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New Beginnings, Long-Distance Love, and Mother-Activist Woes

A timeless problem-solver if ever there was one, Emma Goldman dishes out life advice to 21st-century women in JWA's Advice Column, Ask Emma. In her responses to letter writers, the legendary anarchist, freethinker, and feminist offers up pearls of wisdom and a no-holds-barred approach to life. Send your questions and quandaries to Emma!

Dear Emma,

I’m about to start law school in another city, and I’m really excited. The only problem? I will be leaving my partner behind, so our relationship will be long-distance for three years. I’m really nervous about it and I am afraid of how this will change the dynamic in a really loving, affirming, and equitable relationship. Do you have any advice for how I can confidently maintain our relationship while taking this next step?

––Leaving My Heart in Boston

Dear Heart,

Enjoy your new unfettered life! I understand the pull of a distant love: my own lover, Alexander Berkman, and I maintained a long-distance (and non-exclusive) relationship over many years and many miles and that was in the time of letters and steamboats. Now, because of the ease of travel and technology, you can still be in each other’s daily lives, and long distance doesn’t need to be filled with the dramatic longing it once was.

The bigger red flag for me? You are about to start a three year program and seem to be fixating on a romantic relationship! While those relationships are important, and while, to be honest, I don’t agree with your decision to pursue law, since no great idea has its beginning in the law. I do think that it is important to focus on you, your independence, and your development during these next three years. If this person is the right person, three years is a drop in the bucket.

Focusing on your intellectual development over the next three years gives you the best of both worlds. I liked having the space to do my writing and thinking without distraction; plus, cultivating my own intellectual life kept me growing. The result of loving while being independent means the people in the relationship get to have separate lives and grow, bringing new ideas and new perspectives to discuss.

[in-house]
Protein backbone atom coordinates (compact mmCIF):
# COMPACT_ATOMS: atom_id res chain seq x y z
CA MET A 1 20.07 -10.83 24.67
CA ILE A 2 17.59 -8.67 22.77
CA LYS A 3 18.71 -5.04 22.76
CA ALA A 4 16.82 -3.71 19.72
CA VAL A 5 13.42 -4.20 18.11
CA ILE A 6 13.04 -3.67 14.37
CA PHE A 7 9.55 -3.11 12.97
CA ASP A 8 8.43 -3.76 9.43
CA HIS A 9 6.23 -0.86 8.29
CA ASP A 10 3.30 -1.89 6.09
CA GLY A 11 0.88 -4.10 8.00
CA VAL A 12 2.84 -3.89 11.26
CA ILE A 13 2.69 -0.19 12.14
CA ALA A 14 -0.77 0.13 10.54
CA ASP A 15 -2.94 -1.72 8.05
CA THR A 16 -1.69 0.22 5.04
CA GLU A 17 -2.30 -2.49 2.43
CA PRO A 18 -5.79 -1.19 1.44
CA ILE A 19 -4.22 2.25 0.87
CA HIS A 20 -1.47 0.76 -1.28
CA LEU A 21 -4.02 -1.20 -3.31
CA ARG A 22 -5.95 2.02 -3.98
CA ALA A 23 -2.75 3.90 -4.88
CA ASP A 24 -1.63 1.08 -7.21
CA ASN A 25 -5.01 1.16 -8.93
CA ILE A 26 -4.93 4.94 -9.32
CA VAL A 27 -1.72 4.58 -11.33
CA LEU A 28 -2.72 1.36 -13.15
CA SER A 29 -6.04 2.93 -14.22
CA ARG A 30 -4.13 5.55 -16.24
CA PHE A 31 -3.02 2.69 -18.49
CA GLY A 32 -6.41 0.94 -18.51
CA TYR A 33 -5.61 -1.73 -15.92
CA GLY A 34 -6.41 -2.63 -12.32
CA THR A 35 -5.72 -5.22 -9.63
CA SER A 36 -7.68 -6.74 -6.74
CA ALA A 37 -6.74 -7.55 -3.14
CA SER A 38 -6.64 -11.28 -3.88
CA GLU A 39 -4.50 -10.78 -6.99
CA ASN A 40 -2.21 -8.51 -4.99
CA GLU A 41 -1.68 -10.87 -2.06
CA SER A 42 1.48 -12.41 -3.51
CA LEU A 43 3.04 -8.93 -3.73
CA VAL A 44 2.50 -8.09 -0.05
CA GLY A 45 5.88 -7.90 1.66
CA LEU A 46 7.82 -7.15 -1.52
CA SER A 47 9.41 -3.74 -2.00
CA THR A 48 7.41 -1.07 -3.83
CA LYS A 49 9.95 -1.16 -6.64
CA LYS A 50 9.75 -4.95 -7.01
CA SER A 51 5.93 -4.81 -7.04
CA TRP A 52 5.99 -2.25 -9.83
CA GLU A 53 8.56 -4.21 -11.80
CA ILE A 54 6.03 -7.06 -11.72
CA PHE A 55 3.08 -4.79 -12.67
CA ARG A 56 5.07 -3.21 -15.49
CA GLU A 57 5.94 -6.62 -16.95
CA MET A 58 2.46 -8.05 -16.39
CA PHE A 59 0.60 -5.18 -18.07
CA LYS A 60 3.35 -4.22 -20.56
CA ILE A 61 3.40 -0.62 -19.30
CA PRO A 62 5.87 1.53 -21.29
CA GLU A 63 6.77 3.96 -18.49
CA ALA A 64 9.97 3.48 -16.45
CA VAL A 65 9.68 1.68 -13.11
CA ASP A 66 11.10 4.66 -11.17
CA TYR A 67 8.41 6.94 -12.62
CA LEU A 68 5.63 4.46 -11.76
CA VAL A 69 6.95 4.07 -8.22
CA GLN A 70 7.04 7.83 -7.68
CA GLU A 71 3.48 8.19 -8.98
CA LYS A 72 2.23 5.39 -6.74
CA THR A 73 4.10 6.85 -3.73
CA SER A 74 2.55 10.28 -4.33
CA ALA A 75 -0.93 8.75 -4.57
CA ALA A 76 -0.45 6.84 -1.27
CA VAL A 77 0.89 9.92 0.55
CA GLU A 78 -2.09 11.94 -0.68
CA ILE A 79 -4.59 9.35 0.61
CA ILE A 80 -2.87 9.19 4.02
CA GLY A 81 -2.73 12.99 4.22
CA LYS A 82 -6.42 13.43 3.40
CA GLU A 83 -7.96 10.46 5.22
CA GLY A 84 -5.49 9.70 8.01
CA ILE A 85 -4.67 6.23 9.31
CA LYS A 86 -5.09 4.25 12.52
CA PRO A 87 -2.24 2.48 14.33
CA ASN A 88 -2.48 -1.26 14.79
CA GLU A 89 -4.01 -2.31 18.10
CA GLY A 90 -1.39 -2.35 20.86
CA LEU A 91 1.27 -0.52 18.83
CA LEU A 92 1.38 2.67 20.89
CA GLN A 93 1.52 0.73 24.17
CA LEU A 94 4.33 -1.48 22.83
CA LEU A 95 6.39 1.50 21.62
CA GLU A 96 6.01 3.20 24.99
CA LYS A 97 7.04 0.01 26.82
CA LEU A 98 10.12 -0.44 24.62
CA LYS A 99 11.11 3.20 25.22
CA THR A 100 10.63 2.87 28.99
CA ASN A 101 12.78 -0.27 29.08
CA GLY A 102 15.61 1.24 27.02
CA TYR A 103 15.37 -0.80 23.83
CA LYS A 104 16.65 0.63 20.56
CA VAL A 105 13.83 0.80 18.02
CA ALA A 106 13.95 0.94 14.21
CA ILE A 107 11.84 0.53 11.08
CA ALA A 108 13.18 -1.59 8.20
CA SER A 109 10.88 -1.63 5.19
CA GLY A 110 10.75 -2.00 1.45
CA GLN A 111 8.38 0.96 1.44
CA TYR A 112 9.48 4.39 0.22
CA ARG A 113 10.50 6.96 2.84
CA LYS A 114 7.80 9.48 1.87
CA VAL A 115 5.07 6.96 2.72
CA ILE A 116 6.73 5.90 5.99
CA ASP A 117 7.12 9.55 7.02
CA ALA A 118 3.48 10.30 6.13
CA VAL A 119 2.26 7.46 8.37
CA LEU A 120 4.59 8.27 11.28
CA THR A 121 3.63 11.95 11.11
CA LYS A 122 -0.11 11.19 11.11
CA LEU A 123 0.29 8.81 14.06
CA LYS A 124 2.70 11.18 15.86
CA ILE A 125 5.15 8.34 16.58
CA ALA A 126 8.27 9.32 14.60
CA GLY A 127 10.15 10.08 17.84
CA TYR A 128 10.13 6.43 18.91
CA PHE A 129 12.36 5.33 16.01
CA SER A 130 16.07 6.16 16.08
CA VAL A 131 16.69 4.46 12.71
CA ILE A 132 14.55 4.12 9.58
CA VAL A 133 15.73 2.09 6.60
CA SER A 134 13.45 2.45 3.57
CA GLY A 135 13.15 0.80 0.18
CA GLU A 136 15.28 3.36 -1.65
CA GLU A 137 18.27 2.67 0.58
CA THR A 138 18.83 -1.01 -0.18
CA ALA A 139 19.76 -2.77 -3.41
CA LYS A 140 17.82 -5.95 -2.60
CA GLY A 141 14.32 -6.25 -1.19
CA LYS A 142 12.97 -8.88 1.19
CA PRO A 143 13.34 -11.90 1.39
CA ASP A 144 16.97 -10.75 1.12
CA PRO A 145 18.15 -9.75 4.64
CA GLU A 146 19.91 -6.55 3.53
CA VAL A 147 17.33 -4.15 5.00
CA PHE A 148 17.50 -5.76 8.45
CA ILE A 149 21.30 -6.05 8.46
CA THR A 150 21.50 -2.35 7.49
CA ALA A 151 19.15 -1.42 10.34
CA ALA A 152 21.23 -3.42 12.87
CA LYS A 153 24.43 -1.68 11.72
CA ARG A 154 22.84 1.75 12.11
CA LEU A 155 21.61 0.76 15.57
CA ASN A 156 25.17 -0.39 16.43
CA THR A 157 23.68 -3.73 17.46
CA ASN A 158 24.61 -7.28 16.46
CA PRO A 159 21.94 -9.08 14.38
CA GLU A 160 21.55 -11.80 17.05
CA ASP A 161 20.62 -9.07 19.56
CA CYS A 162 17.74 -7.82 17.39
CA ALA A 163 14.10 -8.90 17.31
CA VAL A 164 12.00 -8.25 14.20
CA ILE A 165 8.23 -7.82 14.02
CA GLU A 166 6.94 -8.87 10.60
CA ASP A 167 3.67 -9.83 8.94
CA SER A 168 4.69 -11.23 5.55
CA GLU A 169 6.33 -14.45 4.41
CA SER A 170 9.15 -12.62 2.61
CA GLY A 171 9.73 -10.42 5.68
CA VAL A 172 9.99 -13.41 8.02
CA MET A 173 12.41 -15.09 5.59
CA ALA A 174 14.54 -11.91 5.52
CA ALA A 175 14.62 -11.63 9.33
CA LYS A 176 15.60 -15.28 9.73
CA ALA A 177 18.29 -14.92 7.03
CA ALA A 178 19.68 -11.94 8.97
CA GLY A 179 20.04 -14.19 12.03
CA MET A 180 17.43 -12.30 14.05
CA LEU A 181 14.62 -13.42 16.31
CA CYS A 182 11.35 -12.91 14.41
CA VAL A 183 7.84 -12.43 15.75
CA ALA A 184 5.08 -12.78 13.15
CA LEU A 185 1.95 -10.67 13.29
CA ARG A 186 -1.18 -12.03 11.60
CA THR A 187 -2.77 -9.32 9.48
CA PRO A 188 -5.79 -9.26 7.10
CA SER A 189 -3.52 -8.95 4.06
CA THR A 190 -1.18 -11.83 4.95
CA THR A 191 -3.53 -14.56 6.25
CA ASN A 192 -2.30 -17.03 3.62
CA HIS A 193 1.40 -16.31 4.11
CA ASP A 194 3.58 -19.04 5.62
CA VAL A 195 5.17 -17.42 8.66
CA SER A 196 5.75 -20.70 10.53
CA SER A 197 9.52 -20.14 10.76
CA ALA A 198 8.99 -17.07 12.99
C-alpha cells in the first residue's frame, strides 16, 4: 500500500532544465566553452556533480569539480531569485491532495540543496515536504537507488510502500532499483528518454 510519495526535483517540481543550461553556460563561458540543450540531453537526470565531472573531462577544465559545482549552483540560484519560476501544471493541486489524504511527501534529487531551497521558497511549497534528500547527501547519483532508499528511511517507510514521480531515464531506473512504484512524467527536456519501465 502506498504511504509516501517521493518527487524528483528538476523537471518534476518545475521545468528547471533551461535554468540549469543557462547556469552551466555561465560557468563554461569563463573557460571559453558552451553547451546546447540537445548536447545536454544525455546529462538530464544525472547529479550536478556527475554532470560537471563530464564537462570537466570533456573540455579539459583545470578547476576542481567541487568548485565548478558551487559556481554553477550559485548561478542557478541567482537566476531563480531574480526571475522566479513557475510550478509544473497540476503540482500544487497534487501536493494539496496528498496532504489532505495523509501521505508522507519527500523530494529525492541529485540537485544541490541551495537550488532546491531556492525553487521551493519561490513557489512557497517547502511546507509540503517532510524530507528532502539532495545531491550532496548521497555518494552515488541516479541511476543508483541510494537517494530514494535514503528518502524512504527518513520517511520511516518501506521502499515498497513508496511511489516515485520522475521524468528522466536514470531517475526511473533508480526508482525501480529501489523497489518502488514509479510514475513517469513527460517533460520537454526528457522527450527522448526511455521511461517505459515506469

And, there is nothing like the steamy reunions with your long-distance lover (or lovers!).

Emma

Dear Emma,

I’ve been a political activist for years and I’ve developed a wide network of activist friends and colleagues. Earlier this year I had my first child––which has been a life-changing and amazing experience. However, I’m finding I now have two problems: I am so tired juggling my home and work lives that I can’t keep up my former level of social action, and my activist friends are judging me for “dropping out” of the fight. How can I convince them that I don’t care less about the injustices of the world; I just need a little time to focus on my new family and on my own energy? Am I a bad person for putting my activism on hold?

–– Need a Time Out

Dear Time Out,

I myself felt like having children would conflict with my anarchist career and my decision meant that I did not have children. You don’t have to make this decision; you don’t have to prove to anyone that you are “enough of an activist.” You know you are.

Life is long, and so is the arc of justice––so enjoy your time with baby, applaud yourself for creating a new warrior for social change, and whenever you’re ready down the road, go out with renewed conviction to change the world. You will be that much stronger and more valuable to the cause, I can assure you.

As for your judgy friends, wait ‘til they have major, disruptive events in their own lives. They’ll probably need to take time away, too. Sometimes you’ve just got to focus close to home for a while, and sometimes you need to recharge your batteries so you don’t get cause fatigue. Don’t give it another guilty thought; the work will always be waiting for you.

Emma

Dear Emma,

My family and I have decided to take a major leap of faith and start a new life halfway across the world. My kids are young, and I’m wondering whether to teach them simply to adopt their new culture and nationality, or whether I should also reinforce the national identity they were born with. I’m worried it will be confusing for them to have a foot in both worlds, and they’ll feel like they don’t belong anywhere. Do you have any advice for us?

–– Stranger in a Strange Land

Dear Stranger,

I threw myself into my new homeland after moving to America as a child, but as I got older, I came to appreciate the mixture of traditions that shaped me (and that I was equally excited to shake up!). We’re all citizens of particular societies, but we’re also citizens of families––and every family has its own unique culture and identity. If you model both adaptability to the new culture and respect for (and contact with) the old, your children will take their cue from you. They’re lucky that you’re giving them a rich, multicultural experience of the world, and your new society will benefit from the unique perspectives they bring.

Bon voyage!

Emma

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How to cite this page

King, Emma G. "New Beginnings, Long-Distance Love, and Mother-Activist Woes." 2 August 2018. Jewish Women's Archive. (Viewed on October 18, 2018) <https://jwa.org/blog/new-beginnings-long-distance-love-and-mother-activist-woes>.

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